Late Shakespeare, 1608-1613

In fourteen specially commissioned chapters by leading Shakespeare scholars from around the globe, Late Shakespeare, 1608–1613 provides an essential re-appraisal of the final phase of Shakespeare's writing life. Arranged for the first time in the best-established chronological sequence, Shakespeare's last seven extant plays are discussed in detail in dedicated chapters, from Pericles to the late co-authored works, King Henry VIII and The Two Noble Kinsmen. The plays are situated in the context of Shakespeare's financial investments, his focus on the practice of reading, the changing nature of his acting company and the pressing issues of contemporary politics and urban life. The book also goes on to explore the relationship between Shakespeare and his audience and considers the dominant themes in his final works. Analysing and responding to the latest criticism in the field, this volume brings to light a vital re-examination of what it means to discuss 'late Shakespeare'.

Table of Contents

Introduction Andrew J. Power and Rory Loughnane
1. Pericles, Prince of Tyre: Pericles, Prince of Tyre and the appetite for narrative Andrew Hiscock
2. Coriolanus: Coriolanus and the late romances David George
3. Cymbeline: recognition in Cymbeline Raphael Lyne
4. The Winter's Tale: kinetic emblems and memory images in The Winter's Tale William E. Engel
5. The Tempest: 'hush, and be mute': silences in The Tempest Michael Neill
6. King Henry VIII: semi-choric devices and the framework for playgoer response in King Henry VIII Rory Loughnane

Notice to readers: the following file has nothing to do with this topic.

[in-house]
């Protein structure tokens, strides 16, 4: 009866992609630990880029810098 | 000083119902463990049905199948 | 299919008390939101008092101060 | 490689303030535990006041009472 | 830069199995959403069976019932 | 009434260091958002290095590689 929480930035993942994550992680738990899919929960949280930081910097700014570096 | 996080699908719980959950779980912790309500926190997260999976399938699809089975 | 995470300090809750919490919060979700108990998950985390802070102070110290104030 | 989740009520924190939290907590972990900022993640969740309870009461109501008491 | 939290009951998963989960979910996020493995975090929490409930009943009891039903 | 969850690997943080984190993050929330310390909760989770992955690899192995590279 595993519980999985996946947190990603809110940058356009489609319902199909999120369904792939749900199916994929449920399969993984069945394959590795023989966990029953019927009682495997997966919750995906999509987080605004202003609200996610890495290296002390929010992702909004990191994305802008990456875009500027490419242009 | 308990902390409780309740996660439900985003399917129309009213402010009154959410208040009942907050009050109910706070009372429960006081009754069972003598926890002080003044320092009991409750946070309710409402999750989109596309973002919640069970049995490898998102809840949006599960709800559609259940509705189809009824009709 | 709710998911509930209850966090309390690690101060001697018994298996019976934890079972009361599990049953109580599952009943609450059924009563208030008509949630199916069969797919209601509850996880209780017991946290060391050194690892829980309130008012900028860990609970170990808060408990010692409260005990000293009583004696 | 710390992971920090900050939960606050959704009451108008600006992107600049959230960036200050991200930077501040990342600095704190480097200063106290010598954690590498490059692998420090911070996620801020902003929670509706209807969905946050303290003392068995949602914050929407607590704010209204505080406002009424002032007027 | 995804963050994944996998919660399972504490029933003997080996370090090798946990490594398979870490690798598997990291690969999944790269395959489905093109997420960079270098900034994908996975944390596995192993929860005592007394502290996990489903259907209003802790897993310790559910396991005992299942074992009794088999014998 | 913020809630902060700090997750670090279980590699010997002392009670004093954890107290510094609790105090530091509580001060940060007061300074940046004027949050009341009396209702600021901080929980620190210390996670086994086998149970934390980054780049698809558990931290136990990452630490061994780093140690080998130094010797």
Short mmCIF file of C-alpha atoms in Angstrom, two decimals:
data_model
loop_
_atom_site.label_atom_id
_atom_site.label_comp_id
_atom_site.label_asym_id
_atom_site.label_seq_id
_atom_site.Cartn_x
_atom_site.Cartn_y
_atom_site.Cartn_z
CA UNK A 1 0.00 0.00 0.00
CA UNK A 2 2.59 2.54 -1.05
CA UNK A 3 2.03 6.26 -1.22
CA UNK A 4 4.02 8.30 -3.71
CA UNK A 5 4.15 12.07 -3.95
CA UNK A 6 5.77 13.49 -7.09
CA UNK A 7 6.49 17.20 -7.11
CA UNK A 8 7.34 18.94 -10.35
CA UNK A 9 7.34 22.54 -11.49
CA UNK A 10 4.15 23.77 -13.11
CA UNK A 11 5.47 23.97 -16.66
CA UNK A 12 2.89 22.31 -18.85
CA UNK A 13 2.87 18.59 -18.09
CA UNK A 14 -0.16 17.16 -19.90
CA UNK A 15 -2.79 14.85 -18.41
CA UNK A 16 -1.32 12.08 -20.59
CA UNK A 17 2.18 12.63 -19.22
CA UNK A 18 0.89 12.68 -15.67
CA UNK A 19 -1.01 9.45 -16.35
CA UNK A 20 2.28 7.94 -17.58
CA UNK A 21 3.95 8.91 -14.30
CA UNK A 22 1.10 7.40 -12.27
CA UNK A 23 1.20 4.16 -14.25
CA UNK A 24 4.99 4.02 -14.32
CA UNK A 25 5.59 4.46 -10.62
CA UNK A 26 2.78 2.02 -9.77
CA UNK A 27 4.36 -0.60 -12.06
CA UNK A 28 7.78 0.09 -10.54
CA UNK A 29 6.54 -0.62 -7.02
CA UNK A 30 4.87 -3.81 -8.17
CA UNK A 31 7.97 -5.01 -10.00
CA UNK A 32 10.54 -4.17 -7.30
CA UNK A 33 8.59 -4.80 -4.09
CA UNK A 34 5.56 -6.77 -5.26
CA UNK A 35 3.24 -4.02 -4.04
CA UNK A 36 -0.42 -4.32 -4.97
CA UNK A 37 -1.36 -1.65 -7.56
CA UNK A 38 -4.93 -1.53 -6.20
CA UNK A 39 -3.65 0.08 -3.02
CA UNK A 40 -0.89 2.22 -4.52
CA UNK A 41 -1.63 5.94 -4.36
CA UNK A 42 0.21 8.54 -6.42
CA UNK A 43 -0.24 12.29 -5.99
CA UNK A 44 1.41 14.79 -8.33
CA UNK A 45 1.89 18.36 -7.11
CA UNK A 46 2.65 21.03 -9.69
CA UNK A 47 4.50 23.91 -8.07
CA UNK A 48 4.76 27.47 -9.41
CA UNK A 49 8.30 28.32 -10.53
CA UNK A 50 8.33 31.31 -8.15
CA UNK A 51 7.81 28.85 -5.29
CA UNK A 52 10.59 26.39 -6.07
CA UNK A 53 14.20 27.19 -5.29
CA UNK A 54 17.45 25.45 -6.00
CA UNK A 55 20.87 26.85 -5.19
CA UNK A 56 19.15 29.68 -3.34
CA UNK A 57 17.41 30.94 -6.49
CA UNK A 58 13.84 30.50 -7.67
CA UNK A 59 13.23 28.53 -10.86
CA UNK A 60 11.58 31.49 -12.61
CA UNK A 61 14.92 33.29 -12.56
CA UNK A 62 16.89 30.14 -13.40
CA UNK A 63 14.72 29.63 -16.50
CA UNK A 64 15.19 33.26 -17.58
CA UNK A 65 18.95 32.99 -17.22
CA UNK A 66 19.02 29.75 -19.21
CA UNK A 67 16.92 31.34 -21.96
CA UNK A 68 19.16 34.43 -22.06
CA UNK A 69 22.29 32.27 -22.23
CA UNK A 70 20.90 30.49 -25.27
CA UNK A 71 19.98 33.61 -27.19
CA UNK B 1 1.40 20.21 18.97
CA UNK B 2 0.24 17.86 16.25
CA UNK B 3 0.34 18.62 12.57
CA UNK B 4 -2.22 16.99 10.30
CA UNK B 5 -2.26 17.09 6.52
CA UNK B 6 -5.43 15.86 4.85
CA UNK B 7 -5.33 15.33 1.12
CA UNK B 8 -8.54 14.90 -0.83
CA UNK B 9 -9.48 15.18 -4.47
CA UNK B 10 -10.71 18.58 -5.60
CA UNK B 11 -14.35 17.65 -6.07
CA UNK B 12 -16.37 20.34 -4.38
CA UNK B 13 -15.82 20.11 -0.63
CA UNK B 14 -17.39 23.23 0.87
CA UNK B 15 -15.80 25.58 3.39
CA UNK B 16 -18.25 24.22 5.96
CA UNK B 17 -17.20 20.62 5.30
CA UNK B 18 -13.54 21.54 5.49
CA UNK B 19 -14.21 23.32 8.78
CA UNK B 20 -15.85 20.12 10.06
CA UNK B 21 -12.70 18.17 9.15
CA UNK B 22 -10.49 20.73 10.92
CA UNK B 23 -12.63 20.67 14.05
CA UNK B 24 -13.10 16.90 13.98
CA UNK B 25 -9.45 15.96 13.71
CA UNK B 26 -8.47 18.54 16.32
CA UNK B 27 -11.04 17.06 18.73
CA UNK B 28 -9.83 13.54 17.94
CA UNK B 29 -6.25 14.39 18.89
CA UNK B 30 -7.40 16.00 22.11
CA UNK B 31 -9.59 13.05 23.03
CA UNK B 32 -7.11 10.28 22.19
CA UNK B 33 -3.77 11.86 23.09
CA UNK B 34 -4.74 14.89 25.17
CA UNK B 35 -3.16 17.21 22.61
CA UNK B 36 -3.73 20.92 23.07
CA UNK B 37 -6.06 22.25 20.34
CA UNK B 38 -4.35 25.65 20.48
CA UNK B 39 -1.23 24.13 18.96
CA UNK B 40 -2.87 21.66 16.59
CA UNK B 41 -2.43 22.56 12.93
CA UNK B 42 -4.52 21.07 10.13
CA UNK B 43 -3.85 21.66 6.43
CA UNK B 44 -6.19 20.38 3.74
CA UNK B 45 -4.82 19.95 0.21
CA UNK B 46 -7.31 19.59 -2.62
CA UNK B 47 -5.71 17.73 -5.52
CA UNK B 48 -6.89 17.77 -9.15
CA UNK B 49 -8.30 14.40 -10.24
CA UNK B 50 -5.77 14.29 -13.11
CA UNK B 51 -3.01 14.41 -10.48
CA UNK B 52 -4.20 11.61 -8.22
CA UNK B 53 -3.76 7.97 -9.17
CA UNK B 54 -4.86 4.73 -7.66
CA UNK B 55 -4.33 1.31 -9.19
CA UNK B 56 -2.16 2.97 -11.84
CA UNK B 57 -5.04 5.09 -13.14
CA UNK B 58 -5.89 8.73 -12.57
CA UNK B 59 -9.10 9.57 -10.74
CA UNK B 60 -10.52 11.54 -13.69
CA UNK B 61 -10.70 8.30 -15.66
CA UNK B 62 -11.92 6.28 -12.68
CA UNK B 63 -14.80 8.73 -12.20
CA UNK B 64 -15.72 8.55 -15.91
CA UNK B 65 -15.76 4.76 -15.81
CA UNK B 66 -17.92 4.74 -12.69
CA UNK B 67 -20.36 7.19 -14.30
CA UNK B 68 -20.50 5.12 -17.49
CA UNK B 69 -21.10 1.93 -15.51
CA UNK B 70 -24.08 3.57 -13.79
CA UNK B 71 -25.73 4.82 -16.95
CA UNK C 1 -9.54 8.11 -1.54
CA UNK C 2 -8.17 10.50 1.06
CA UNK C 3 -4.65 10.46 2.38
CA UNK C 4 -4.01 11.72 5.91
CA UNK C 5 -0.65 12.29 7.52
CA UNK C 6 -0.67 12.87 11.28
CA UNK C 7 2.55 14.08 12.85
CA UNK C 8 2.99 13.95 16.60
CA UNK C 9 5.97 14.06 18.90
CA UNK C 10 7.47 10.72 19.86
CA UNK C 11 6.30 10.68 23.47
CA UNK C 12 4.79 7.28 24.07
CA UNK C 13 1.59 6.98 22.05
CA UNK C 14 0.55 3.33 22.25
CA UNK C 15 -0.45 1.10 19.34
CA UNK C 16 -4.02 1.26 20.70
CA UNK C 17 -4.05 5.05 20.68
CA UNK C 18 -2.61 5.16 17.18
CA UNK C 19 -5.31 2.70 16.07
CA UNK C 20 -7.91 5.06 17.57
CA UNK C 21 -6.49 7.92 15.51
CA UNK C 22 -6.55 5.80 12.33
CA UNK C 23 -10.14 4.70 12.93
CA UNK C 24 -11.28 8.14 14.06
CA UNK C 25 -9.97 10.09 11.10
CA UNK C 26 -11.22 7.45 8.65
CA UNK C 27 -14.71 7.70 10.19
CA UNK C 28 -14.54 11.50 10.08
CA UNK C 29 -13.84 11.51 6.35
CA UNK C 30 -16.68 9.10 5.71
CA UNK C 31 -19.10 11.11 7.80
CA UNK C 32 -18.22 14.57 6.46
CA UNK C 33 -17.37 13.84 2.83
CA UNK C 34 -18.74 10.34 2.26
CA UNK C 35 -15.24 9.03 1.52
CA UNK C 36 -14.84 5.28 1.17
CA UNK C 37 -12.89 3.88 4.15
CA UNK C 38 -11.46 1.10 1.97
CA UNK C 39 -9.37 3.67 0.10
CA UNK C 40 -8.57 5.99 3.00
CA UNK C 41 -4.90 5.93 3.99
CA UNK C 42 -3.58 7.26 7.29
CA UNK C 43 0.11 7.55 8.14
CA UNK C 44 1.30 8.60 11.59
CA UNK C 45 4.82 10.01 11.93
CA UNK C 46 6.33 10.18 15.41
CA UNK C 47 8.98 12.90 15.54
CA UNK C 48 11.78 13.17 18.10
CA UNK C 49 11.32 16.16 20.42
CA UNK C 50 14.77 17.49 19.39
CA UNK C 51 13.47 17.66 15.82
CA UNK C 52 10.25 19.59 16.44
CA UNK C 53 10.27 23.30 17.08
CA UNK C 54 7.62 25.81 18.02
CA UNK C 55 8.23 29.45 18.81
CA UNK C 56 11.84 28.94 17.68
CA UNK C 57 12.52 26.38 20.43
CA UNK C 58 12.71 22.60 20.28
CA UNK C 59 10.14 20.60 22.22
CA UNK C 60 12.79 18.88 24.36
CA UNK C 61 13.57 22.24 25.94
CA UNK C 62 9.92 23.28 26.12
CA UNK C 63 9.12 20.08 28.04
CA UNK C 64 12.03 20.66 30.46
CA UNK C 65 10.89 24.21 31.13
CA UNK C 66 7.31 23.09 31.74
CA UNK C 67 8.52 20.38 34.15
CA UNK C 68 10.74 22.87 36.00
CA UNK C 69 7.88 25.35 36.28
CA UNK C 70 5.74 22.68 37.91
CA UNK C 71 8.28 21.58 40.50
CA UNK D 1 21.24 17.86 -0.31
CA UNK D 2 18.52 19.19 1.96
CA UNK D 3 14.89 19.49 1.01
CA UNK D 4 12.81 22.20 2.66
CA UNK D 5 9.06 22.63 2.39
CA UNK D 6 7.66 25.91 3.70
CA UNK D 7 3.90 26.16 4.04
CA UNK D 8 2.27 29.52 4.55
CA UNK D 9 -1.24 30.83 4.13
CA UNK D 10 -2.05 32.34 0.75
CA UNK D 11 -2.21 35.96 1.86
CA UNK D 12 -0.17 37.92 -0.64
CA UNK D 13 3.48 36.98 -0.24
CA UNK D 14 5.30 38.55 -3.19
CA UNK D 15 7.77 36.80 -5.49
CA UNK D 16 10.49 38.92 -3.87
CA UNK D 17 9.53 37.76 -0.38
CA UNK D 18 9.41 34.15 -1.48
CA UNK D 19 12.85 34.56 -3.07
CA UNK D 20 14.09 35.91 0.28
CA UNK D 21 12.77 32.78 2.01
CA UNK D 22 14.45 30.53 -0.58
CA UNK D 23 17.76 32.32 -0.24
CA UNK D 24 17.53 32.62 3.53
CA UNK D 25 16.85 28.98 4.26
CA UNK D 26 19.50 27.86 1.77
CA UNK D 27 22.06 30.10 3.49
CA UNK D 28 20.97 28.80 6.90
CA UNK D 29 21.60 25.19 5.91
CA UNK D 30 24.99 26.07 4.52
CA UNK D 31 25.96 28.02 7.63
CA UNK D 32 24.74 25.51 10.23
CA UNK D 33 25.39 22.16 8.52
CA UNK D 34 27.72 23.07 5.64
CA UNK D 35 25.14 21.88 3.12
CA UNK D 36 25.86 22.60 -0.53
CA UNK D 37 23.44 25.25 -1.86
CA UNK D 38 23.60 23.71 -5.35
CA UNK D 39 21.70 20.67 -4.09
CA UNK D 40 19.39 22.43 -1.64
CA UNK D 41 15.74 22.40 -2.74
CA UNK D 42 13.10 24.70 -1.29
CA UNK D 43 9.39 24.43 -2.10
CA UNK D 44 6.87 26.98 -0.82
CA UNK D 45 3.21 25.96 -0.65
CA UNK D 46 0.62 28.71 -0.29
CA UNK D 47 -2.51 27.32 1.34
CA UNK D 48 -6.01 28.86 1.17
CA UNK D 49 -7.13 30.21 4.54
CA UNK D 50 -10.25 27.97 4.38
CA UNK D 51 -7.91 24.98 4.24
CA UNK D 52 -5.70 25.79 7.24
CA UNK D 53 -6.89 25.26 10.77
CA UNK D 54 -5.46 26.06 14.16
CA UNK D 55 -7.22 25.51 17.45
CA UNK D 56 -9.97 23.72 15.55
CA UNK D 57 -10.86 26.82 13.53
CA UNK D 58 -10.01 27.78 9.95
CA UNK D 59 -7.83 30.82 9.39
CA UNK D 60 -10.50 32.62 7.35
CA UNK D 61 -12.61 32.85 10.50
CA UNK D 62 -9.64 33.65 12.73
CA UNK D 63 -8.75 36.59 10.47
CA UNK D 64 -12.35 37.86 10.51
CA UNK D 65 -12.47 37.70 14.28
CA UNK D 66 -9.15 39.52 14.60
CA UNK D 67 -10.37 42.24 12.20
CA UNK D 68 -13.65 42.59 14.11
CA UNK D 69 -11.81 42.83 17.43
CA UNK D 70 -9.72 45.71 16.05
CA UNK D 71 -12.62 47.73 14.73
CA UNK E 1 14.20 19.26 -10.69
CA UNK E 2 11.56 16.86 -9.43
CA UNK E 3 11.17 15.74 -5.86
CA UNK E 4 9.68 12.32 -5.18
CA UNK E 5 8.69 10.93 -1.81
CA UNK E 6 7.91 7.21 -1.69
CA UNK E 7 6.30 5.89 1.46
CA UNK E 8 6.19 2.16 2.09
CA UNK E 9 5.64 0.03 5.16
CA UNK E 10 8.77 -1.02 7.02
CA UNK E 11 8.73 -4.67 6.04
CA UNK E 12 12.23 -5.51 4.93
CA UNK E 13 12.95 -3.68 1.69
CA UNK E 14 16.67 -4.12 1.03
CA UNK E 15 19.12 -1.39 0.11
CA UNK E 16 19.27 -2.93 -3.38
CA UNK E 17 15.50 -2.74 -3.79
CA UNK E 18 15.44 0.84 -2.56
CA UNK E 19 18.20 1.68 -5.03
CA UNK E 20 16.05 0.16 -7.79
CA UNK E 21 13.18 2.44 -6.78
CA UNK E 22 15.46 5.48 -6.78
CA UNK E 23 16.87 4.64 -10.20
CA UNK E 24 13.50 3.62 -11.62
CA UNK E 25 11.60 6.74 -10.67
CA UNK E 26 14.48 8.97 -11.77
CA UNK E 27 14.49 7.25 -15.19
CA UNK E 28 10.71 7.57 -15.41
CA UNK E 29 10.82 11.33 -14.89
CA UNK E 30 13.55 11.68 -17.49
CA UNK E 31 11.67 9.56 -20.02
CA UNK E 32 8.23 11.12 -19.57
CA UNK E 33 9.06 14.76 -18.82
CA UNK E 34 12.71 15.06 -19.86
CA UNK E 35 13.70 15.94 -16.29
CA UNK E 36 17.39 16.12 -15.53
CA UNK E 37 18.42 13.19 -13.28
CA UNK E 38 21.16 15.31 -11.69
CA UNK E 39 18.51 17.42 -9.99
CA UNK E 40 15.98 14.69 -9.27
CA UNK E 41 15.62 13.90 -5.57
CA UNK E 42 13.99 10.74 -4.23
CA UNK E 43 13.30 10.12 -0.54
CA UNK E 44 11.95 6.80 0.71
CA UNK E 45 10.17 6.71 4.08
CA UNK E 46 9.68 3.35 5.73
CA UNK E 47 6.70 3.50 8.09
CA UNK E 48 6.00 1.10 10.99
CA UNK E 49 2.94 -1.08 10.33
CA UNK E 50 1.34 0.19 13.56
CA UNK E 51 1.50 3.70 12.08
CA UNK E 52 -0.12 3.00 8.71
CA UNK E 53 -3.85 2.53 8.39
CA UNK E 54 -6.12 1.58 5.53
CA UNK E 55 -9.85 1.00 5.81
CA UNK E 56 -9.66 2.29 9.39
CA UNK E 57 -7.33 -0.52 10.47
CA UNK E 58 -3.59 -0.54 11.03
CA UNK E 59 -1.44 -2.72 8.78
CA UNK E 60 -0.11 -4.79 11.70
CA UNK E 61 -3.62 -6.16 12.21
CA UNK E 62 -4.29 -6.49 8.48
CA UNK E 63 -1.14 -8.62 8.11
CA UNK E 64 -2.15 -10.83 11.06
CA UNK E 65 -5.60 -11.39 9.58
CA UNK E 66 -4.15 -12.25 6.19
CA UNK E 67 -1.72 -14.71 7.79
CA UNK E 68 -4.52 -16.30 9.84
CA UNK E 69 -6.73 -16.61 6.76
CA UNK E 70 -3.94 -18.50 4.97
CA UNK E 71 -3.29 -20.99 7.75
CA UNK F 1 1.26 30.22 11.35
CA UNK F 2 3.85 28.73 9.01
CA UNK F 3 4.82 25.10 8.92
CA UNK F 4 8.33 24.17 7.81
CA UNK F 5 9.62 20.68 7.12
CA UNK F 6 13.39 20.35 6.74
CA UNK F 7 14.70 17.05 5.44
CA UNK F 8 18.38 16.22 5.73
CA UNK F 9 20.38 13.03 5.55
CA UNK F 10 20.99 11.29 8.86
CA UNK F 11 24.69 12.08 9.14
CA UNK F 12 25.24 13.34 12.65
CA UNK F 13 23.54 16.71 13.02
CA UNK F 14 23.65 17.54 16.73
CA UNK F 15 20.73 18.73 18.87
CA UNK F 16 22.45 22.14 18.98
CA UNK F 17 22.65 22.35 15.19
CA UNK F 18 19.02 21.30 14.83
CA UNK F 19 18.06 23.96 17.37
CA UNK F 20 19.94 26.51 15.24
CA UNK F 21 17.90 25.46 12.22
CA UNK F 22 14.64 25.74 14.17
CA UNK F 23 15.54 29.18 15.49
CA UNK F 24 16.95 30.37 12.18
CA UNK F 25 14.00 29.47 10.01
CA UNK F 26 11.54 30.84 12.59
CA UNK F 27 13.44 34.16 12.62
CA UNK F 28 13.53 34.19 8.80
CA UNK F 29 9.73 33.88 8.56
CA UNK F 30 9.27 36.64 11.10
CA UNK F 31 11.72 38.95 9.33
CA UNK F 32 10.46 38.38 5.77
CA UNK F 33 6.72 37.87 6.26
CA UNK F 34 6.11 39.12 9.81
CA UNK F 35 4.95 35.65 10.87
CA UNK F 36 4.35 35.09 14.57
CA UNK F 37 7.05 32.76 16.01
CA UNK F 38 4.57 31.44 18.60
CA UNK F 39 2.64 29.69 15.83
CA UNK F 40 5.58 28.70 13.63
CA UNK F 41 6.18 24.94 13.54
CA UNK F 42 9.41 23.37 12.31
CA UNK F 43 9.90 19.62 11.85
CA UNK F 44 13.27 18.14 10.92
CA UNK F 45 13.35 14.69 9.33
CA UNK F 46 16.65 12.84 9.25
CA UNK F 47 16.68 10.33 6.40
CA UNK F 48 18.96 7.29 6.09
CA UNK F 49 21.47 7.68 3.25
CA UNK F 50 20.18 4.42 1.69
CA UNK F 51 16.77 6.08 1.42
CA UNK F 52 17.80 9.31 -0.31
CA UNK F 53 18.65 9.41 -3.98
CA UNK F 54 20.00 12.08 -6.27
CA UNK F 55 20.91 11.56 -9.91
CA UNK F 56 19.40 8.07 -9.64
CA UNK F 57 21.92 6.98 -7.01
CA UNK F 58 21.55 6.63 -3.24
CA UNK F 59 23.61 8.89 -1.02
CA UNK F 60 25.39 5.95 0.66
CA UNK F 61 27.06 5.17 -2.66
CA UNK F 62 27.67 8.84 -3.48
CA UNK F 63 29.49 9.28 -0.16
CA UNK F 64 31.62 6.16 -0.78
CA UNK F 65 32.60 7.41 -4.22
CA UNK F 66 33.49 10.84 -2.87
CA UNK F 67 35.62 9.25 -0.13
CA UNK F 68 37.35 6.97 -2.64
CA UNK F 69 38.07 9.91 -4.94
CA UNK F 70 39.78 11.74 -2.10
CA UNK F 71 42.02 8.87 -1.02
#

7. The Two Noble Kinsmen: Shakespeare's final phase: The Two Noble Kinsmen in its context Sandra Clark
8. Shakespeare: from author to audience to print, 1608–13 Grace Ioppolo
9. Reading strange matter: words and text in Shakespeare's late plays Charlotte Scott
10. Late Shakespeare, late players Andrew J. Power
11. Cities in late Shakespeare Adam Hansen
12. Shakespeare and James I: personal rule and public responsibility Stuart M. Kurland
13. Writing faithfully in a post-confessional world Thomas Betteridge
14. Magic and gender in late Shakespeare Ian McAdam
Afterword Gordon McMullan.

Suggested Areas of Interest

"That for which we find words is something already dead in our hearts. There is always a kind of contempt in the act of speaking." Nietzsche Twilight of the Idols (1888)

Many of the later quarto texts of Shakespeare's plays boast that they are copies of plays 'latelie Acted'. This conference proposes to investigate things recent, late, and belated in the work of Shakespeare and his later contemporaries. On one level the conference promotes new writing in the field of Shakespeare studies with the papers themselves being lately written. The conference also encourages an investigation of what it means for a work to be late, what happens to a text once the writing is finished, and what implications there are for an author who is writing late in his career or even who is 'late' (i.e. who is published posthumously).

To that end, the conference organisers would welcome papers that include, but are not limited to, the following themes:
The writing process; 'late' trends / events that influence a text or its production; late-authorship; the relationship between the author and the text after the writing is finished; textual ephemera, marginalia, or dedication; authorship and death; bardolatry; anxiety of influence; issues of time, decay, or time-keeping in texts; the afterlife of the text; representations of the afterlife in a text; lost, forgotten, or neglected texts; performance / textual history; the London stages at the end of Shakespeare’s career / after Shakespeare’s death; the closure of the theatres.